Design Week is an annual Payette tradition when we as a firm collectively explore projects we have worked on during the previous twelve months. Over the past few weeks we have recapped the presentations given by our colleagues.
Payette projects are notorious for grappling with complex site constraints. These constraints inform our buildings’ massing, orientation and even program. However, today we will dive deep into how these constraints also frequently produce one-of-a-kind, responsive façade solutions.
105 West is 290,000 GSF and primarily a lab and office building with six stories, a penthouse, and below-grade parking and athletic facilities. While a new construction project, Payette inherited an already city-approved building design for the project. However, the prior design was for an office space and the building needed to be redesigned for labs.
Unsurprisingly, the office-to-lab conversion required drastic changes to floor-to-floor heights and the use of every square inch on the site. Thus, the design team hid these height changes behind a vertically oriented façade and pushed the project’s glazing as close to the site boundary as possible. And upon close inspection, one can even see that the glazing extends past the sinuous terracotta panels 105 West is known for.
The resultant façade is relentlessly regular as it wraps the building, and its more muted and canvas-like appearance better blends into the adjacent artsy neighborhood compared to the original BPDA-approved design.
If 105 West’s façade can be described as convex and ballooning, The Chelsea Veterans’ Home has a façade that is concave and accommodating. This long-term care facility sits atop Chelsea’s Powder Horn Hill with an undoubtedly attractive site; however, the inability to immediately demolish the existing soldier’s home produced a myriad of constraints for the new building’s façade.
So, despite being the project being primed to take advantage of panoramic, 360-degree views and daylight from every angle, the project team had to work out how to accommodate a functioning Veterans’ Home that cut deeply into the site. Ultimately, the proposed solution split the building into wings which provided necessary setbacks for construction and gave the new façade the appearance of cradling the existing one. Also worthy of note is how the building’s “butterfly” massing and façade aid in the project’s performance-based design goals. Viewable from miles away, the project’s rooftop solar array harnesses solar energy while also serving as a visible symbol for less-visible sustainability efforts like the building’s high-performance envelope, elegant brick façade (in lieu of abundant glazing), and geothermal heating and cooling system.
The next project is the Molecular and Life Sciences Building at Wesleyan University. And in contrast to the previous projects, it is not the first in a series of developments or a replacement of an existing building, rather it is a strategic addition within an already existing science precinct. Wesleyan’s science precinct has two complex constraints: 1) the traditional campus architecture makes fitting in a contemporary design more difficult, and 2) the grade difference between proposed and existing is approximately 30 feet. Therefore, Payette was tasked with not only designing a building but also a connecting landscape.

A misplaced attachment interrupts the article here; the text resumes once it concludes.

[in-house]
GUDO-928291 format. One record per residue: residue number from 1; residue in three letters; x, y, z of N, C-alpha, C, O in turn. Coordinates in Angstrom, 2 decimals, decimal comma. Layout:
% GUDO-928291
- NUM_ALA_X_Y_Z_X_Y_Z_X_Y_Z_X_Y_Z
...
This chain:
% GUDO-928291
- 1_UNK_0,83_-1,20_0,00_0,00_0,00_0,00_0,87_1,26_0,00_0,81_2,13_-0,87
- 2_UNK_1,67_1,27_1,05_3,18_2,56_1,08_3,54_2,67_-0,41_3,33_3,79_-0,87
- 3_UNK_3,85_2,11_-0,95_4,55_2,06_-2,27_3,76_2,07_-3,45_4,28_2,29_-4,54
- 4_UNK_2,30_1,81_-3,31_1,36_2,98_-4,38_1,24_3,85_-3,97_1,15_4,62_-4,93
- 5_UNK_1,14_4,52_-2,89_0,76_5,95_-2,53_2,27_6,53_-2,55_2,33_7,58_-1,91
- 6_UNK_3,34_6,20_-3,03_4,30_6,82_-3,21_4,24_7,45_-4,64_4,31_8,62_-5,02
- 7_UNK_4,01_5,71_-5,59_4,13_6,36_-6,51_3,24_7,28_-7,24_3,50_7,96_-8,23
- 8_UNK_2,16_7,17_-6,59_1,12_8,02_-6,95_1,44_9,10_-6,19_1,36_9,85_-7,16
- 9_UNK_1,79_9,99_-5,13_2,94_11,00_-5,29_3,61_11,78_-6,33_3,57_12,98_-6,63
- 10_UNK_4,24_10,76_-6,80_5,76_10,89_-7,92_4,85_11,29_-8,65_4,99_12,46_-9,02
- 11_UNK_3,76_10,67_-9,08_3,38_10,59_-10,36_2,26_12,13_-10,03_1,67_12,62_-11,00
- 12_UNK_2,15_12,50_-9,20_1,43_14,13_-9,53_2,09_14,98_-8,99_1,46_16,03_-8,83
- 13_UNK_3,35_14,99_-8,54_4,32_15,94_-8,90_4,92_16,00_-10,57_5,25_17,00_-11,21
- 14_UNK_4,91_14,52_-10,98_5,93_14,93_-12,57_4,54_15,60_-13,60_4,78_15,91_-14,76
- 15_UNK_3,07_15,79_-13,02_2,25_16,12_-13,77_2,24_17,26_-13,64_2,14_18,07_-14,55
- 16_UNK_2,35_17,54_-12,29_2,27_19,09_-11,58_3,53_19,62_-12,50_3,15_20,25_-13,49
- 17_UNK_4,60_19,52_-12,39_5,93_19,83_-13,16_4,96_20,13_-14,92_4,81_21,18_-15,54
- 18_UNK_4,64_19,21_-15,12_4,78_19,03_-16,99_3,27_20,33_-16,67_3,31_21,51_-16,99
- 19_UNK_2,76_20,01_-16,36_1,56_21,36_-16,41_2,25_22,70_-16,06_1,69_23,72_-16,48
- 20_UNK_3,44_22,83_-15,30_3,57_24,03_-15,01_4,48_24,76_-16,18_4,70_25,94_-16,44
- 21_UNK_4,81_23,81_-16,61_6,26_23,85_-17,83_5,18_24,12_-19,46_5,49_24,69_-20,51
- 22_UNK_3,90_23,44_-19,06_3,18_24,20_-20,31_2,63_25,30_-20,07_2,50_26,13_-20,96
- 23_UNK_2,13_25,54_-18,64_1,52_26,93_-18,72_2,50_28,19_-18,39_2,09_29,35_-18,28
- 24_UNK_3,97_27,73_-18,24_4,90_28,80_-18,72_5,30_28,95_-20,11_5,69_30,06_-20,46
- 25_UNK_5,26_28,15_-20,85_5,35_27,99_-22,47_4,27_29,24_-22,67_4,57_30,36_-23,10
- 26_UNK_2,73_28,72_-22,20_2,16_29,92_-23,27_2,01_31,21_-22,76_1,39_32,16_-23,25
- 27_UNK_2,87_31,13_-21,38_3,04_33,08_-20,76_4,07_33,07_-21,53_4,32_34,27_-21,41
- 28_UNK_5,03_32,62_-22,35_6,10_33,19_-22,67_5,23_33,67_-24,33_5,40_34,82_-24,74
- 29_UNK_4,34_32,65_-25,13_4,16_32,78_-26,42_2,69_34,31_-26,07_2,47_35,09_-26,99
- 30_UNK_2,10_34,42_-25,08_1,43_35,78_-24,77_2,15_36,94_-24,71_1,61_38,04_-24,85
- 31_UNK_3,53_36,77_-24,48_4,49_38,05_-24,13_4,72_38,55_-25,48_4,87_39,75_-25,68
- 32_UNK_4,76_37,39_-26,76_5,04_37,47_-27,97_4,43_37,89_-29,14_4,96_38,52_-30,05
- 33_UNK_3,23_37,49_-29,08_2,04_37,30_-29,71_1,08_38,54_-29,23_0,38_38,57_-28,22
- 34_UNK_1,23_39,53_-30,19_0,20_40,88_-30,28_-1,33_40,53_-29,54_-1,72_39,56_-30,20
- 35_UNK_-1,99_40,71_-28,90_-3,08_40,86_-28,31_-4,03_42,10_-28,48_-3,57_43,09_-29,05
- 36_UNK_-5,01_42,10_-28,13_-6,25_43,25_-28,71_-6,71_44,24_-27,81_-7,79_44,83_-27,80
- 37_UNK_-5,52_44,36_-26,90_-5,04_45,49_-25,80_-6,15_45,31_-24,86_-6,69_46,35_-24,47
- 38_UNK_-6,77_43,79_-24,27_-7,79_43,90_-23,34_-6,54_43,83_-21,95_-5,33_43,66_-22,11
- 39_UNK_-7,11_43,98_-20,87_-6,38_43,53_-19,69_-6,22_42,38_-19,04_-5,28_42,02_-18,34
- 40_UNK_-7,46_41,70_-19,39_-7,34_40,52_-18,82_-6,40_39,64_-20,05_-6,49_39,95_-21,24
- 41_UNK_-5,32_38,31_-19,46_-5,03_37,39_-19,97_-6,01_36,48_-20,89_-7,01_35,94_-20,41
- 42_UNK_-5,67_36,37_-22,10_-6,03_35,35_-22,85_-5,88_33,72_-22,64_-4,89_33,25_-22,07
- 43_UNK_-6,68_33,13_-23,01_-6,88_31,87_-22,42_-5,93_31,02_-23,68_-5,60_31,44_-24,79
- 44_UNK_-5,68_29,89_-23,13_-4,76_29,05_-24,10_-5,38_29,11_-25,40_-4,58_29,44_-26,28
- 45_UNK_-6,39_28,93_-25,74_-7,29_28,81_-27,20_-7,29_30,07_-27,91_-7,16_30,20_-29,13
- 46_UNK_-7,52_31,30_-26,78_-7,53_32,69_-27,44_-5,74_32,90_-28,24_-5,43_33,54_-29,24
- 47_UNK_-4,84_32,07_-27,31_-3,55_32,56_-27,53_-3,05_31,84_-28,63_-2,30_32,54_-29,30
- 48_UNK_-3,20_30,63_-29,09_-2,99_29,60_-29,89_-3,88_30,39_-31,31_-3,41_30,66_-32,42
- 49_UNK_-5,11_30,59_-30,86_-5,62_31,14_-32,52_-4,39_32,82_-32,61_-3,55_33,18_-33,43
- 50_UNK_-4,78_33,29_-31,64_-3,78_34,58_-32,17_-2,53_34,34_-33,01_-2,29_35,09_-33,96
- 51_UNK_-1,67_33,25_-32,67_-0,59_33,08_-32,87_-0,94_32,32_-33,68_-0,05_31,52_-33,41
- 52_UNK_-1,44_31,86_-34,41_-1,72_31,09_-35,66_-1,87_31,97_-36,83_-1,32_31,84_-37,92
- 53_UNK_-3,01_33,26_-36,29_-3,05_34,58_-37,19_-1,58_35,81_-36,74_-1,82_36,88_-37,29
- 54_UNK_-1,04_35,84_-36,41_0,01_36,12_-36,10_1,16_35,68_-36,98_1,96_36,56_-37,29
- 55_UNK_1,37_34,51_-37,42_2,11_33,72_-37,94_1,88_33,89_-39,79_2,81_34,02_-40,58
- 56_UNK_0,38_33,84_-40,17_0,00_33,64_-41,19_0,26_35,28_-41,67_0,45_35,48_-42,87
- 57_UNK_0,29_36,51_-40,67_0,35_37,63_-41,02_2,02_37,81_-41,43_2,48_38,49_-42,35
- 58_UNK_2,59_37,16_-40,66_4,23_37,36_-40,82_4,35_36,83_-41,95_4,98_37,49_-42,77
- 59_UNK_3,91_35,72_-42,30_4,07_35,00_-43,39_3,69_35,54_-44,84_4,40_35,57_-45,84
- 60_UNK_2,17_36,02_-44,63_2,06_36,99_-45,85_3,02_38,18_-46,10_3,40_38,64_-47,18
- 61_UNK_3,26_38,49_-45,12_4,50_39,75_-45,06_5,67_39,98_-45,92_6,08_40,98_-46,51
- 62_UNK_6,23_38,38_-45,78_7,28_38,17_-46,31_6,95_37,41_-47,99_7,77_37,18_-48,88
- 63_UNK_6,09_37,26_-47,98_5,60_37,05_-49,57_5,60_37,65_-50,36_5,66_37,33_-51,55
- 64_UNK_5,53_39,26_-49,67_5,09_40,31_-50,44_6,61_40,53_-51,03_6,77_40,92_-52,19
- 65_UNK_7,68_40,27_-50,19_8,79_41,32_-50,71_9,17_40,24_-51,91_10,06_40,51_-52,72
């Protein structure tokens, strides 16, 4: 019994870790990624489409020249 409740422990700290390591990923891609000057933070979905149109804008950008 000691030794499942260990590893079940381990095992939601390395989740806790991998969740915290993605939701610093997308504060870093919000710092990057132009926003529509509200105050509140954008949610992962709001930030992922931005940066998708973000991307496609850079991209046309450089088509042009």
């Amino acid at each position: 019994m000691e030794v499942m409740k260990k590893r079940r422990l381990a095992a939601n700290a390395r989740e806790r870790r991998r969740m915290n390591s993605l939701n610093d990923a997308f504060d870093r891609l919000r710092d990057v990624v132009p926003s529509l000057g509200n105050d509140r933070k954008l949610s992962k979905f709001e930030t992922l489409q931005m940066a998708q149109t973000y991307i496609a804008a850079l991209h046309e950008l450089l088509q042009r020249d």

The landscape design yields to existing campus forces and employs sloped walks rather than ramps and stairs to navigate the grade change. This way, diverse users can traverse as much of the landscape as possible without encountering less-welcoming design elements, like railings. Furthermore, the façade design of the new life sciences building responds to campus forces by aligning interior common spaces with exterior desire lines and using larger glazing elements to strengthen the connection between inside and out. The rest of the project’s façade is made of stone to not draw unwanted attention while also allowing research “clusters” to be easily identifiable from the exterior.
Harvard Medical School Renovation
The last project is the Seeley G. Mudd (SGM) renovation at Harvard Medical School, and in this project, the complex constraints and responsive façades are all interior. Located at the Longwood Medical Campus, the renovation includes two lab floors within a six-story building. This is one of several lab fit-out projects with the goal of unifying the campus experience. Currently, the campus is extremely piecemeal design-wise. Even within SGM, the interior architecture can vary floor-by-floor or hallway-by-hallway.
The two lab floors in question (floors 3 and 5) are dated and have minimal identifying features beside a militant cadence of mechanical shafts that line the corridors in plan. After much experimentation, accent paint was chosen as a minimal and cost-effective solution to help unify the corridors and provide hints of wayfinding. Moreover, much needed whiteboards were placed on chase walls outside of each lab and positioned to not obstruct current and future access panels. Even in renovation projects, it critical for designs to respond to future needs in addition to current ones.
At Payette, we pride ourselves on tackling projects with particularly difficult constraints. Furthermore, our expertise is not simply in designing labs and hospitals, rather it is in delivering creatively elegant and responsive solutions.